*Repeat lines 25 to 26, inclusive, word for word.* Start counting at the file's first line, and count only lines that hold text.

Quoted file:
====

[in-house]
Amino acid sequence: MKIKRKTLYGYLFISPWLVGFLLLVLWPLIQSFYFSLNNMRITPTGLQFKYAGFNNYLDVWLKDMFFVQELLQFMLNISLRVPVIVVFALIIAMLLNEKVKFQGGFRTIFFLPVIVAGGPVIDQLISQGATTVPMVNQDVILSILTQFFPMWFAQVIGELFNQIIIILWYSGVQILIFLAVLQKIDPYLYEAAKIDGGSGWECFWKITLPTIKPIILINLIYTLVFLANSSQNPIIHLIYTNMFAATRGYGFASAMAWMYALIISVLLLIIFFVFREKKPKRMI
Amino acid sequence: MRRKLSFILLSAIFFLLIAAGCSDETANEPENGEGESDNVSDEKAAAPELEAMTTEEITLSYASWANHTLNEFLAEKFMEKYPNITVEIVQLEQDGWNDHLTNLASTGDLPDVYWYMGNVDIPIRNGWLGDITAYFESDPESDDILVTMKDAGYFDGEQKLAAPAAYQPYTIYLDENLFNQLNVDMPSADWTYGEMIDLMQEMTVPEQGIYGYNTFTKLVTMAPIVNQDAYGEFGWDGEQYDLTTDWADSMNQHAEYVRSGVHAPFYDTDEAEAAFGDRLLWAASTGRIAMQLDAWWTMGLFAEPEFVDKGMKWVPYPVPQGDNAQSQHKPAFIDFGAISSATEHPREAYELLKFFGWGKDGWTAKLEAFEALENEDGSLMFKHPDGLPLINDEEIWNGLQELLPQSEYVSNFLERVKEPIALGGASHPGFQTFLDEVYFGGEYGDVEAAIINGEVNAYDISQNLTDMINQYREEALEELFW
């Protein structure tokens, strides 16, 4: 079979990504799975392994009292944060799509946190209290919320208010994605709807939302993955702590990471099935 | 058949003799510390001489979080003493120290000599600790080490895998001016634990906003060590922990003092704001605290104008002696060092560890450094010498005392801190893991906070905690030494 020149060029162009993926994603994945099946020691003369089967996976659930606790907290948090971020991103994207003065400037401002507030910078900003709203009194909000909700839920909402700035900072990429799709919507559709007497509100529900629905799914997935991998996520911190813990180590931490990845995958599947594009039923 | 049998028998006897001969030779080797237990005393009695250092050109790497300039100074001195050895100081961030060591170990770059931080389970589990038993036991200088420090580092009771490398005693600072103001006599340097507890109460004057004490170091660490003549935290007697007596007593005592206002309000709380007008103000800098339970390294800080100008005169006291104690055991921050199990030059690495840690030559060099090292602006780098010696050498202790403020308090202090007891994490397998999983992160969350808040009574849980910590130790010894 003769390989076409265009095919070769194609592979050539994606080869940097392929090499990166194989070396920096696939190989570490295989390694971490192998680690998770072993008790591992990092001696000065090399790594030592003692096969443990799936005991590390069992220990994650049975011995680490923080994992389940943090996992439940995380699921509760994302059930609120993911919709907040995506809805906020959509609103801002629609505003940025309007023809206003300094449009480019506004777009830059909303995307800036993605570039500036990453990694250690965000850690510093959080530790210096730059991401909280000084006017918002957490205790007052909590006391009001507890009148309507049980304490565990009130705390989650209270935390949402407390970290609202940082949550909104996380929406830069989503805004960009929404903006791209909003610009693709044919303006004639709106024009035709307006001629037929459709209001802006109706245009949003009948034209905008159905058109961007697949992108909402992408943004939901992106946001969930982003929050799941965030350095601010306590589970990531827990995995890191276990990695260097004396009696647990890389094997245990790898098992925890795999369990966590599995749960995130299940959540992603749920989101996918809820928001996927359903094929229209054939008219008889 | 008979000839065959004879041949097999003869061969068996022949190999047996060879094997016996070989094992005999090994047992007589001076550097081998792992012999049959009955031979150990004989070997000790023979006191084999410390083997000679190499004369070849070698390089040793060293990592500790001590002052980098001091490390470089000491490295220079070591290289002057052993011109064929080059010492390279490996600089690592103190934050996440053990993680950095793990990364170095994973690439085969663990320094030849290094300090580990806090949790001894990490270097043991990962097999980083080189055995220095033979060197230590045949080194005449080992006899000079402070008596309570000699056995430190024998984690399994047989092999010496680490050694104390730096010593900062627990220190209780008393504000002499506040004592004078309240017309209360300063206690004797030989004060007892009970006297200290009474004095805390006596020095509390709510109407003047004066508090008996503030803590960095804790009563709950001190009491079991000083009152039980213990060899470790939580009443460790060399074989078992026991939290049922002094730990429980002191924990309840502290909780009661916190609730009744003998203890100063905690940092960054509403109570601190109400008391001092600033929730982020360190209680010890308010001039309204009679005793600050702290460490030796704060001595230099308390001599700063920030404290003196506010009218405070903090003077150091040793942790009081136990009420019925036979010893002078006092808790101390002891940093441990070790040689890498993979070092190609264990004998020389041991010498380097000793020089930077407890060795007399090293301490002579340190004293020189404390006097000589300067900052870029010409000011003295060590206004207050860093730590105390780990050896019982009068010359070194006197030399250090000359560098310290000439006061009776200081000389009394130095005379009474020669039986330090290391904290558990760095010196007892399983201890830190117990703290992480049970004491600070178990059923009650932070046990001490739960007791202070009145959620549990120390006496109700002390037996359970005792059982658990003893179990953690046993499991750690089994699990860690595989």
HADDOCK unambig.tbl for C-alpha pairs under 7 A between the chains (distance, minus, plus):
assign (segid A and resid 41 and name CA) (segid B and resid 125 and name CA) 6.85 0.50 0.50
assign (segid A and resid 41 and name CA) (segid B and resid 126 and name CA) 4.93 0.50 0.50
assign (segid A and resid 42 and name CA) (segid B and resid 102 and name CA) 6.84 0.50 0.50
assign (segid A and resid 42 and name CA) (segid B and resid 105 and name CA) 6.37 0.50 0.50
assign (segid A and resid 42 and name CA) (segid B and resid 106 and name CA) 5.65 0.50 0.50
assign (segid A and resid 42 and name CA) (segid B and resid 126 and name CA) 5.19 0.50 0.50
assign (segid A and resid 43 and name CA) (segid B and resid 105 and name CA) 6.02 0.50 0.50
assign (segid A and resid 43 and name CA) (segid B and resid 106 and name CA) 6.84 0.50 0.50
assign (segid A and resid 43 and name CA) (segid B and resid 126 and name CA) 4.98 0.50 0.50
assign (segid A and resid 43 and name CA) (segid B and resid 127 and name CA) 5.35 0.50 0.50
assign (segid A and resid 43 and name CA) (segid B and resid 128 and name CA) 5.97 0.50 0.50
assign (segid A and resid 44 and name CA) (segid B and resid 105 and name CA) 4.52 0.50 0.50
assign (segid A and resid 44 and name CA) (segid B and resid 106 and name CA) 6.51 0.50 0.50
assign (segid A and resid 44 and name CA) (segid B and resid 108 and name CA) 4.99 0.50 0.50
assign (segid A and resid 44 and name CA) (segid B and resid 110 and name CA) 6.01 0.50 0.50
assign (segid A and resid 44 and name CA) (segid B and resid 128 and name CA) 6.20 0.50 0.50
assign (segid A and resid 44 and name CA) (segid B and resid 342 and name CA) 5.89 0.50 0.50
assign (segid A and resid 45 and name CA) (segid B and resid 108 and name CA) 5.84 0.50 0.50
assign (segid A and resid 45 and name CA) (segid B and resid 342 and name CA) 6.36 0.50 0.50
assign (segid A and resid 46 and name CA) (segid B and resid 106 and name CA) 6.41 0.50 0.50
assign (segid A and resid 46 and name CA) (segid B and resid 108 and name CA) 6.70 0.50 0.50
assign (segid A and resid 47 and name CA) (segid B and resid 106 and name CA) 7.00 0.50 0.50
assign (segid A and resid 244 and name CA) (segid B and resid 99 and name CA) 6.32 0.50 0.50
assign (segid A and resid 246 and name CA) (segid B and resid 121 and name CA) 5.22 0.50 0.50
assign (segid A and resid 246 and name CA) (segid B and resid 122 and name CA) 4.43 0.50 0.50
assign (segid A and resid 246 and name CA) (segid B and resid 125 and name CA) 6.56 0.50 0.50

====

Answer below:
assign (segid A and resid 46 and name CA) (segid B and resid 106 and name CA) 6.41 0.50 0.50
assign (segid A and resid 46 and name CA) (segid B and resid 108 and name CA) 6.70 0.50 0.50